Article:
- The Washington Times - Tuesday, November 11, 2008

In World War II, I enlisted in the Army Reserve while still in college. At the conclusion of my third year, I was called to active duty. … Fast forward; I was assigned to the 5th Medical Battalion, Company C, 5th Infantry Division, 3rd Army, commanded by Gen. George S. Patton. We landed on Omaha Beach, France, on D-Day plus 10.

We fought from hedgerow to hedgerow through Normandy. As our unit approached the city of Reims, I was assigned to a jeep driven by another medic to proceed to some destination - I knew not where or for what purpose. It was in October or November 1944.

Finally, we arrived at a small wooden bridge. Slowly, our vehicle climbed to the crest of the bridge and came to a halt. There in front of us was a square full of local people. When they saw the American jeep bearing red crosses and the two medics, also with red crosses on their uniforms, the population grabbed women who had collaborated with the Germans and chopped off their hair.

Germans seeing a jeep with medics abandoned the area, thinking the American Army was in front of us. Startled by all that we witnessed, my companion backed the jeep down the bridge, turned around and hastened back to our outfit.

Many years later, my wife and I joined our daughter and grandson in Paris, where our grandson was working as an intern at a bank. To celebrate our wedding anniversary, we hired a vehicle with a driver to take us to Reims, the capital of the Champagne industry, to visit the Moet & Chandon winery caves.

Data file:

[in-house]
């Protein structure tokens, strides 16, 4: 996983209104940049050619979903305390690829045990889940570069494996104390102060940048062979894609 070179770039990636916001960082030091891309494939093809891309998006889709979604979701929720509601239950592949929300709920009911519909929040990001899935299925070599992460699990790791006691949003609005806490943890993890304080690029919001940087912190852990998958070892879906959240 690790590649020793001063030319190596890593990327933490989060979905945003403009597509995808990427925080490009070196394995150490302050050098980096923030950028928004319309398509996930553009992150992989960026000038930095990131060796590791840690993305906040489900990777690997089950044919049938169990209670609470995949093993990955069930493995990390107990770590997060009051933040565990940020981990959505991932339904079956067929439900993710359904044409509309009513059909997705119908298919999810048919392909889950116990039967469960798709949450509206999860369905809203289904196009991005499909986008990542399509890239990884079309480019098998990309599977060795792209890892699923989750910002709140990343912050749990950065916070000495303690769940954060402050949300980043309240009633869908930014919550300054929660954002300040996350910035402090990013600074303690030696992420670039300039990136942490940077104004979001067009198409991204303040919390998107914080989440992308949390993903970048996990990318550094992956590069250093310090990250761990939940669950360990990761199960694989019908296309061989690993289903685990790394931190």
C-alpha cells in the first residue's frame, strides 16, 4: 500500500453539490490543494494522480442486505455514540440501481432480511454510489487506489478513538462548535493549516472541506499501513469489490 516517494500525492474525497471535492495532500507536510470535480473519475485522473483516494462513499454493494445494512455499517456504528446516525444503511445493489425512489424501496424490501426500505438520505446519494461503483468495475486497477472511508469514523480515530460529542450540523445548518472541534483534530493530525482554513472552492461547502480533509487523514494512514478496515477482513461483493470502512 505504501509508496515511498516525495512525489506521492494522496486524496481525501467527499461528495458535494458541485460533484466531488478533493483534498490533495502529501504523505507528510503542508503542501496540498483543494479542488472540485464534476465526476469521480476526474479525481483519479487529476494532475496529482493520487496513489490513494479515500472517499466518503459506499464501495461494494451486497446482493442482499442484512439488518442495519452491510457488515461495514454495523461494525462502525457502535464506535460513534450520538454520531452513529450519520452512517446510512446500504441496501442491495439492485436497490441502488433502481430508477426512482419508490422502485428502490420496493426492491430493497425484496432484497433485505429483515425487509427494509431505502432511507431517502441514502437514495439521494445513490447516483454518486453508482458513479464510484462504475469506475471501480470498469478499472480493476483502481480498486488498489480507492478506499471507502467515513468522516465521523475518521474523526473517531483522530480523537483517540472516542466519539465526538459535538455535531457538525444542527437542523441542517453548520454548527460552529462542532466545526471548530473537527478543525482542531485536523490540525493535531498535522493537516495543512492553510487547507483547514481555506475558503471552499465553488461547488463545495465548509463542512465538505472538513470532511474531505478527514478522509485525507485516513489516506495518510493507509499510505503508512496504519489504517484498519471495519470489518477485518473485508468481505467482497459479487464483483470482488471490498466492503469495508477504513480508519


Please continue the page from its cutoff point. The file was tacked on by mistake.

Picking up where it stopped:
My grandson, who is fluent in French, kept asking me and the driver, “Where is this little bridge you crossed to enter Reims?” I did not know, nor did the driver.

As it happened, we arrived in Reims very early, too early for our appointment to visit Moet & Chandon. To pass the time, we visited the Cathedral of Reims, which contained Marc Chagall windows of the Old and New testaments.

My grandson espied an older woman who was preparing a welcome table for visitors. He engaged her in conversation, gesturing that I had been in France with the American forces, and asked her if she knew the location of the bridge where the Americans first entered Reims during the war.

She told my grandson that she knew where the bridge was, that she, at 10 years of age, with her mother at her side, had been looking out of their window on the third floor of their apartment, which faced the bridge. They witnessed the bedlam below and saw the American jeep, red crosses on its side and top, with two American soldiers bearing red crosses on their arms and helmets.

My grandson told her in French that I, his grandfather, was one of those two young soldiers.

We all started to cry and to embrace each other when we realized that there was a living witness to this occurrence in 1944.


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